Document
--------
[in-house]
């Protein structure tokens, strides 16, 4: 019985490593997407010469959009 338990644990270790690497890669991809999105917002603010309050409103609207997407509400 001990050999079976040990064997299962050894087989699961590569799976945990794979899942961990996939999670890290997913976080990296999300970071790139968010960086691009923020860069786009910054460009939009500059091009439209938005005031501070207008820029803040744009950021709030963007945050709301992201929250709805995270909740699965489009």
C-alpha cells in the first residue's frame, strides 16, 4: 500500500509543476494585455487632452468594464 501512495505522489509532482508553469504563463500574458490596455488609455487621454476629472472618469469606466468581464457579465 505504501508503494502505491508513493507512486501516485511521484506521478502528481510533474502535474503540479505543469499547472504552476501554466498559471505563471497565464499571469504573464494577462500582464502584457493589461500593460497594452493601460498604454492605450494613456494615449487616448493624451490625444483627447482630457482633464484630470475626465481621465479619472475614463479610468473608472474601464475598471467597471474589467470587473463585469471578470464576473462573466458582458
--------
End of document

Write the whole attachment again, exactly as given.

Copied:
[in-house]
């Protein structure tokens, strides 16, 4: 019985490593997407010469959009 338990644990270790690497890669991809999105917002603010309050409103609207997407509400 001990050999079976040990064997299962050894087989699961590569799976945990794979899942961990996939999670890290997913976080990296999300970071790139968010960086691009923020860069786009910054460009939009500059091009439209938005005031501070207008820029803040744009950021709030963007945050709301992201929250709805995270909740699965489009």
C-alpha cells in the first residue's frame, strides 16, 4: 500500500509543476494585455487632452468594464 501512495505522489509532482508553469504563463500574458490596455488609455487621454476629472472618469469606466468581464457579465 505504501508503494502505491508513493507512486501516485511521484506521478502528481510533474502535474503540479505543469499547472504552476501554466498559471505563471497565464499571469504573464494577462500582464502584457493589461500593460497594452493601460498604454492605450494613456494615449487616448493624451490625444483627447482630457482633464484630470475626465481621465479619472475614463479610468473608472474601464475598471467597471474589467470587473463585469471578470464576473462573466458582458